In the previous part of this article, I’ve shown you where to download the required packages for use with the upcoming laboratory. In this part I will guide you through the very basic VMware ESXi installation on VMware Workstation. For this you will need the VMware Workstation installed on your system, along with the Hypervisor ISO. Without further ado, let’s begin.
Creating an ESXi Virtual Machine
Inside the VMware Workstation, select File -> New Virtual Machine, or just press CTRL+N. This will bring you to a New Virtual Machine Wizard
The first question you’ll be asked is to choose the hardware compatibility. This means the level of features that will be available for your Virtual Machine. As you can see with Hardware Version 11, the limitations aren’t… limitations, really. You could make a VM with up to 64 GB of memory, 16 processors, 10 virtual NICs and up to 8 TB VMDK. The hardware version also denotes the version of VMware Workstation (or Fusion/Workstation) will be able to run the VM in case it would be transferred elsewhere. The ESX server compatibility field is frozen – if you would straight up copy the whole VM’s folder, you could run it in ESXi with some minor modifications.
In the next widow we’re required to choose the ISO of our choice, in this case it will be the ESXi hypervisor, named VMware-VMvisor-Installer-6.0.0-2494585.x86_64.iso – this is the image of General Availability (GA) version of ESXi 6.0. Hit Browse and select the ISO…The OS detection is intelligent in that it will tell you what OS you are going to install… or at least tries to. Since VMware Workstation 11’s list hasn’t been updated since ESXi 6.0 came out, it predicts that it is just a mere beta. Do not be fooled though, this is the real thing!After the ISO was selected, we’ll go forward to give our VM a name. Since I am a huge fan of System Shock series, we’ll name our first ESXi hypervisor SHODAN… and wipe a nostalgic tear or two 🙂
Next we’ll be asked for a CPU count. Since I have 4 physical CPU cores in total and I don’t want the two eventual virtual ESXi hosts to contend for resources and hog my CPU, I’ll choose two processors with 1 core per processor.
I will configure the RAM for the first initial deployment of the ESXi host. I will need about 512MB of RAM for Windows Server Core Domain Controller, initial 8GB RAM for the vCenter Server (either the Windows-based version, or vCenter Server Appliance) and about another 2 GB of RAM for the Windows Server GUI edition that will have VMware Update Manager installed – depends if I decide to have it standalone or not. Either way the VMs will eventually be reconfigured to squeeze into 6GB RAM so I can build a second host.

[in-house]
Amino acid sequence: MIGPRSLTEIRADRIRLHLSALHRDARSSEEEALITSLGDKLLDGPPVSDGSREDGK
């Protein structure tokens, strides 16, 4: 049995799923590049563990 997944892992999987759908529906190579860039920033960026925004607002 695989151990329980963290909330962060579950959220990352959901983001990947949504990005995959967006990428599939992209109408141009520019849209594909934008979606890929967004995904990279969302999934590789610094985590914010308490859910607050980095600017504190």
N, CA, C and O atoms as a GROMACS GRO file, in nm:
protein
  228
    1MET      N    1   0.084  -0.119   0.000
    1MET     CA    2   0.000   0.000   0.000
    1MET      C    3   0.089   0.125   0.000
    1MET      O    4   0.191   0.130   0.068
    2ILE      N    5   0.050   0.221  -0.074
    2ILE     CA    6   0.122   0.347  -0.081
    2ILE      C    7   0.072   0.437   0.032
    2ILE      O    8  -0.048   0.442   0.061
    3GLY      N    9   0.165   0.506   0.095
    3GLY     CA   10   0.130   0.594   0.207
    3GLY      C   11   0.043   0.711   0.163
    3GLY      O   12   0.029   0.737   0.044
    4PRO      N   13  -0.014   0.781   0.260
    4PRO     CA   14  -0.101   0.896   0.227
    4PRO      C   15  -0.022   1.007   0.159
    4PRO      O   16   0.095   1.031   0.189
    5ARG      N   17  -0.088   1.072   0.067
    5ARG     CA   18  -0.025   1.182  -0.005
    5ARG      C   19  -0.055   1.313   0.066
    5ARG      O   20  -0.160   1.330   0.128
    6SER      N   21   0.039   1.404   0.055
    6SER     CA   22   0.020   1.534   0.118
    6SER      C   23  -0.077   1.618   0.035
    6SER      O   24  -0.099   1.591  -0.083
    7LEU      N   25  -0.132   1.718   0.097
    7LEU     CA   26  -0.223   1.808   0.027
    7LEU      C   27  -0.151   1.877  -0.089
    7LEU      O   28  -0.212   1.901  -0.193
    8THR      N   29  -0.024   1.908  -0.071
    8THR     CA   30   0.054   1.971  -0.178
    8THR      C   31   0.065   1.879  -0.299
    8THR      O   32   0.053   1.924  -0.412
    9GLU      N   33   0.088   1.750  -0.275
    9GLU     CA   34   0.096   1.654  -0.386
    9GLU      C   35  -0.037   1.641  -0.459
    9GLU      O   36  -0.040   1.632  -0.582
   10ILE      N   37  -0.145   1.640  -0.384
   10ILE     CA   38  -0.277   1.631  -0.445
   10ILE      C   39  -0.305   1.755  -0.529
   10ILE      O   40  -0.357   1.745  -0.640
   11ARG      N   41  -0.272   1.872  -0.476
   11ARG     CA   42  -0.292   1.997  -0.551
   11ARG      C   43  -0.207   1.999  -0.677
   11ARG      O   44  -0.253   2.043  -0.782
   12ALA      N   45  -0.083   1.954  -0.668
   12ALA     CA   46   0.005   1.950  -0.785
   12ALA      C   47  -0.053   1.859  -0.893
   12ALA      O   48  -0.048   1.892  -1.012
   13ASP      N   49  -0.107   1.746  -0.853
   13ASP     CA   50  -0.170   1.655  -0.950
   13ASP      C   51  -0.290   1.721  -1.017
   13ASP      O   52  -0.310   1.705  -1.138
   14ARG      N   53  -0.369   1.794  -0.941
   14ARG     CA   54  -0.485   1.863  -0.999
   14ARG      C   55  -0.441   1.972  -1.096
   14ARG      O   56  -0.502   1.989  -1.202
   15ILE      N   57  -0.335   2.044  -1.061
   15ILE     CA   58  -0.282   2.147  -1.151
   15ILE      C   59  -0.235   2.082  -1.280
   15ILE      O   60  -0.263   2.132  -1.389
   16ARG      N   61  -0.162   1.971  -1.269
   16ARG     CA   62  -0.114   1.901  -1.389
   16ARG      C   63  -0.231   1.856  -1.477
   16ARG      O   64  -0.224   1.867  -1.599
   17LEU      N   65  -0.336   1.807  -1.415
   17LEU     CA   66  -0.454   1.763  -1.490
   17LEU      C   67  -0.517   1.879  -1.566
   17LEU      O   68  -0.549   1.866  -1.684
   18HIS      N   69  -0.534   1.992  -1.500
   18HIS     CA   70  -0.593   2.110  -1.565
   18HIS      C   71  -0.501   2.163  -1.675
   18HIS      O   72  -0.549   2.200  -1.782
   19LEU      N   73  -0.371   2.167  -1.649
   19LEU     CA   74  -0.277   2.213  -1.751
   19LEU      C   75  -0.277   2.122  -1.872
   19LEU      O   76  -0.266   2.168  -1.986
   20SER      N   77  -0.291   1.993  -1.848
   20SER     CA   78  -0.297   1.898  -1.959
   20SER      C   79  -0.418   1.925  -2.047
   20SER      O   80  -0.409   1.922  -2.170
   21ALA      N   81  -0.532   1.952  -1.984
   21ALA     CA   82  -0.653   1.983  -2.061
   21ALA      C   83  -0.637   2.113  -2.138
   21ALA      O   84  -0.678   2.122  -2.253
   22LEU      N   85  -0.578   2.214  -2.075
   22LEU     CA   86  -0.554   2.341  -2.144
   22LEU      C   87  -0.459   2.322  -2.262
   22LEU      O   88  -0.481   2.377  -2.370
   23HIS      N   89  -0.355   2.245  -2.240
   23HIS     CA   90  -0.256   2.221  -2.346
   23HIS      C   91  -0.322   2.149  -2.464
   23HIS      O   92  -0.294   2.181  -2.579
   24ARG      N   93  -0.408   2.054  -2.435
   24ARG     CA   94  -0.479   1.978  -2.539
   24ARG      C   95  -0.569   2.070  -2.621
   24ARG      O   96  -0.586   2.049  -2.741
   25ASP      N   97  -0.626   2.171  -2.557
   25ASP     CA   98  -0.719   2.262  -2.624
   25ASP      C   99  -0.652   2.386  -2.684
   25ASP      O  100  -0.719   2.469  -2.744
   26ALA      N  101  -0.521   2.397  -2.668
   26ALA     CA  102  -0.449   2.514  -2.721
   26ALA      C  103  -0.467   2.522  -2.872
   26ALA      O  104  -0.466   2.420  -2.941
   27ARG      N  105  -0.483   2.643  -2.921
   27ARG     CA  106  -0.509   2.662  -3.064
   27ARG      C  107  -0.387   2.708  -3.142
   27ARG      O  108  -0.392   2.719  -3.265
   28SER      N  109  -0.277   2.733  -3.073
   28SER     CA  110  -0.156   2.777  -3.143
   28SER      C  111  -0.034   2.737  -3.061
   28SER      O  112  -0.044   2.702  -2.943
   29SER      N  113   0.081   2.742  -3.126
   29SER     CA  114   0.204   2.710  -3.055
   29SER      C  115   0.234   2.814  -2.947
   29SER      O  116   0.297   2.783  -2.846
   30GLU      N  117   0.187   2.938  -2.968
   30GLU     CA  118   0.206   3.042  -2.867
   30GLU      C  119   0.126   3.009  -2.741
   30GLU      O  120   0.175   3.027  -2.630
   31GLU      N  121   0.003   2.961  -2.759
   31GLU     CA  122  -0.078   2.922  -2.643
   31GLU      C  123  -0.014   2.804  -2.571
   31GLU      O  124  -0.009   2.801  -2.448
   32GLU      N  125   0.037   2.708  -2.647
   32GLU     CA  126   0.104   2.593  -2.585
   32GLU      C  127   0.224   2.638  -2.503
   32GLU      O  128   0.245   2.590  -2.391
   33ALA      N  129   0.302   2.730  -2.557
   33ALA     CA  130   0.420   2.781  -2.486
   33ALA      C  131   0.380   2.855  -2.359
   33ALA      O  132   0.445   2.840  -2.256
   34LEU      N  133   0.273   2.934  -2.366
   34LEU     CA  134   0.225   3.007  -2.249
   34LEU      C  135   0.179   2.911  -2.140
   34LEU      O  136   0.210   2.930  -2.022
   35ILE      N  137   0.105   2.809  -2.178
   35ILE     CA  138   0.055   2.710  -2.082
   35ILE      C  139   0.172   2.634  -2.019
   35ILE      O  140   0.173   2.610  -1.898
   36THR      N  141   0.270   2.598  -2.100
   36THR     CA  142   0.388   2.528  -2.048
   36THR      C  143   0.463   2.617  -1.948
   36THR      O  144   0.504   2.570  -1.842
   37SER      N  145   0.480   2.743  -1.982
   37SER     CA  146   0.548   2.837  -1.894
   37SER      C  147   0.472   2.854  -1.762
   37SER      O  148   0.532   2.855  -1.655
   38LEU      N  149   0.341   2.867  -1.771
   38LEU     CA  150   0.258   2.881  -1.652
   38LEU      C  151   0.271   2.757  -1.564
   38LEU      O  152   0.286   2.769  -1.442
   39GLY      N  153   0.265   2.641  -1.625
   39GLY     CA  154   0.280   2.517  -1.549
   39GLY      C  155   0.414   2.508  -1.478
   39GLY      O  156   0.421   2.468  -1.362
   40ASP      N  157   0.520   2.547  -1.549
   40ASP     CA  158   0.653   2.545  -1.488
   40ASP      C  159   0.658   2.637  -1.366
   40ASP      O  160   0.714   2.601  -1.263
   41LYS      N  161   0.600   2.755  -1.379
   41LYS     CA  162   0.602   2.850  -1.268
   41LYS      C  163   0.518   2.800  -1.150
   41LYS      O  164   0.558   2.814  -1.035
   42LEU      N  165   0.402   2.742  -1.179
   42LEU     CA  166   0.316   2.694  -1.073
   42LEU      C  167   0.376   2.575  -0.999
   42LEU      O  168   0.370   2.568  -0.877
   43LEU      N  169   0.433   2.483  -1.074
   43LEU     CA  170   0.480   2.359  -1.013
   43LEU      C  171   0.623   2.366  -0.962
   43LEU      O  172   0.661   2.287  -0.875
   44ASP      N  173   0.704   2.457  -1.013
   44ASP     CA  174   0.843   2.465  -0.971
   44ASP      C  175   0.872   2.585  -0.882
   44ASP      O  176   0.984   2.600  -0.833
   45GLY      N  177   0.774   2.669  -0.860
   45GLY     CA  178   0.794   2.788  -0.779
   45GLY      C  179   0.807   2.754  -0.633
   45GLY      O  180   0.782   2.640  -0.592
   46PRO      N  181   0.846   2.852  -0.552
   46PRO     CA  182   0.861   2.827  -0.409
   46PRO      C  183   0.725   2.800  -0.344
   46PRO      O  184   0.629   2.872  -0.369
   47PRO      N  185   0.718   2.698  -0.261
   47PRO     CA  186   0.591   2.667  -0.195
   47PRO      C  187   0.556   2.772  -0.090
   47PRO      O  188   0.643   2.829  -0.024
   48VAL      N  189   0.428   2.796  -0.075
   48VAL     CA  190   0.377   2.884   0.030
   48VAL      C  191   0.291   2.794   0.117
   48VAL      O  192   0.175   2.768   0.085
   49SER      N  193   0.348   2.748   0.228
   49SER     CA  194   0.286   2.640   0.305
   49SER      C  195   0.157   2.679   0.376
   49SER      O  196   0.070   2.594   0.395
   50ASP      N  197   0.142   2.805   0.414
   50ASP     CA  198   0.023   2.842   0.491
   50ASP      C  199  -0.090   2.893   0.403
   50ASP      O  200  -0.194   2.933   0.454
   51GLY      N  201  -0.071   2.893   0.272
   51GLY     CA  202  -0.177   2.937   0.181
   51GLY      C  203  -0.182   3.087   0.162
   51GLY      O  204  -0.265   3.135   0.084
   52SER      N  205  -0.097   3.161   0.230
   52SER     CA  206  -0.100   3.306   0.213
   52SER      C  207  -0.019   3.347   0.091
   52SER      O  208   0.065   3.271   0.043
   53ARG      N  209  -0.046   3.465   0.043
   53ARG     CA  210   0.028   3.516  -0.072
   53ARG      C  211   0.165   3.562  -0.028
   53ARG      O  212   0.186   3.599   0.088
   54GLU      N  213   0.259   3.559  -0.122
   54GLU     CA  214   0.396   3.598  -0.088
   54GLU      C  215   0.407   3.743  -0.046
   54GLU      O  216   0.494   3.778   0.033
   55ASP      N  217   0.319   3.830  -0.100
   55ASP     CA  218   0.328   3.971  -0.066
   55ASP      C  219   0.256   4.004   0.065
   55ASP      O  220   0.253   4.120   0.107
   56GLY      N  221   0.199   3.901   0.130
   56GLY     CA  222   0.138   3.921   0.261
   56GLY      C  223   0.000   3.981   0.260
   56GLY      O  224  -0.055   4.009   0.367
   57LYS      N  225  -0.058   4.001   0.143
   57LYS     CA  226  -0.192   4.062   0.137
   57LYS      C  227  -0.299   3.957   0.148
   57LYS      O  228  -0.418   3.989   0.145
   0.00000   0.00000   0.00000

The networking choice is straightforward – we’ll use NAT virtual NIC by default – but that won’t be the only NIC present for our VM. We will add the additional ones later.
Next up is the SCSI controller settings, which we’ll leave at default. The performance between the two available types would be negligible. We will need this controller to only read from the disk, because ESXi is loaded into memory on startup and stays resident.
The same is with disk type – since ESXi is supposed to be running on servers, SCSI is the best choice. But yes, it can also run on white boxes with SATA connections, but I am not so sure that it would be compatible with IDE in this point of time.
We need to create a new virtual disk for this machine, so we will do just that. We could dedicate the whole physical RAID0 array that I’ve created in the previous part, but I have quite different plans with that disk space.
4 gigabytes are more than enough for the ESXi files. Only the hypervisor itself will reside there – plus a second bootbank when an upgrade is done or a new package/patch is installed – but combined, that wouldn’t cross 1GB. We can also use this local storage to store logs. We don’t want to allocate disk space right now – that way we will enable thin provisioning that writes data on demand and saves disk space. We will also store the disk as a single file because we don’t want to clutter our hard drives. Of course if you are still running on FAT32 partition and want to create a virtual disk larger than 2 GB, you should use this option.